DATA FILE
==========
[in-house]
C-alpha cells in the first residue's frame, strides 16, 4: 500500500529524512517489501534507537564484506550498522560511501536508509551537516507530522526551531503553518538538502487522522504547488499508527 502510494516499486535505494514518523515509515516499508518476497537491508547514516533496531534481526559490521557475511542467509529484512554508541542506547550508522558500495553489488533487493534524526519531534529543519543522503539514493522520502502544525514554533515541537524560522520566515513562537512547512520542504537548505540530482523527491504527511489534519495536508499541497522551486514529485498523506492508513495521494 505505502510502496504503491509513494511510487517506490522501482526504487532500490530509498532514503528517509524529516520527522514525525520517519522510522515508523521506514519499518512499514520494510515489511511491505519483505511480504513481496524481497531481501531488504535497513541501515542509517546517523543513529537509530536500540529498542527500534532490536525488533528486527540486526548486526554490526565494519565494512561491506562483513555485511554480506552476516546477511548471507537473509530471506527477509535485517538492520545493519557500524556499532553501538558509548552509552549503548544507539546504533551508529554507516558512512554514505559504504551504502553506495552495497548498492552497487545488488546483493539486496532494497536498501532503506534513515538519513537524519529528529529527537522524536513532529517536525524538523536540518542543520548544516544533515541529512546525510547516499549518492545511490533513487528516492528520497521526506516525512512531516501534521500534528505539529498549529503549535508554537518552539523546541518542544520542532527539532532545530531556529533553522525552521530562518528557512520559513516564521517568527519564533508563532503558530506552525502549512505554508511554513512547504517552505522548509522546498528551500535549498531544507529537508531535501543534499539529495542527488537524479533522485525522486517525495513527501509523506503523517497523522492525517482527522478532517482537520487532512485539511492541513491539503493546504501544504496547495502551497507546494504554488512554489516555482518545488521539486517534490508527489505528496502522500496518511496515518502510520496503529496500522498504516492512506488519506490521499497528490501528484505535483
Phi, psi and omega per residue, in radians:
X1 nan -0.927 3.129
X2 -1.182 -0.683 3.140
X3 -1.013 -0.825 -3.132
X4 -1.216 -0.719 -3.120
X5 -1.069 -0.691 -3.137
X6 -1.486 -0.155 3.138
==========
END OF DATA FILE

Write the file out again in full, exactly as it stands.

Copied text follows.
[in-house]
C-alpha cells in the first residue's frame, strides 16, 4: 500500500529524512517489501534507537564484506550498522560511501536508509551537516507530522526551531503553518538538502487522522504547488499508527 502510494516499486535505494514518523515509515516499508518476497537491508547514516533496531534481526559490521557475511542467509529484512554508541542506547550508522558500495553489488533487493534524526519531534529543519543522503539514493522520502502544525514554533515541537524560522520566515513562537512547512520542504537548505540530482523527491504527511489534519495536508499541497522551486514529485498523506492508513495521494 505505502510502496504503491509513494511510487517506490522501482526504487532500490530509498532514503528517509524529516520527522514525525520517519522510522515508523521506514519499518512499514520494510515489511511491505519483505511480504513481496524481497531481501531488504535497513541501515542509517546517523543513529537509530536500540529498542527500534532490536525488533528486527540486526548486526554490526565494519565494512561491506562483513555485511554480506552476516546477511548471507537473509530471506527477509535485517538492520545493519557500524556499532553501538558509548552509552549503548544507539546504533551508529554507516558512512554514505559504504551504502553506495552495497548498492552497487545488488546483493539486496532494497536498501532503506534513515538519513537524519529528529529527537522524536513532529517536525524538523536540518542543520548544516544533515541529512546525510547516499549518492545511490533513487528516492528520497521526506516525512512531516501534521500534528505539529498549529503549535508554537518552539523546541518542544520542532527539532532545530531556529533553522525552521530562518528557512520559513516564521517568527519564533508563532503558530506552525502549512505554508511554513512547504517552505522548509522546498528551500535549498531544507529537508531535501543534499539529495542527488537524479533522485525522486517525495513527501509523506503523517497523522492525517482527522478532517482537520487532512485539511492541513491539503493546504501544504496547495502551497507546494504554488512554489516555482518545488521539486517534490508527489505528496502522500496518511496515518502510520496503529496500522498504516492512506488519506490521499497528490501528484505535483
Phi, psi and omega per residue, in radians:
X1 nan -0.927 3.129
X2 -1.182 -0.683 3.140
X3 -1.013 -0.825 -3.132
X4 -1.216 -0.719 -3.120
X5 -1.069 -0.691 -3.137
X6 -1.486 -0.155 3.138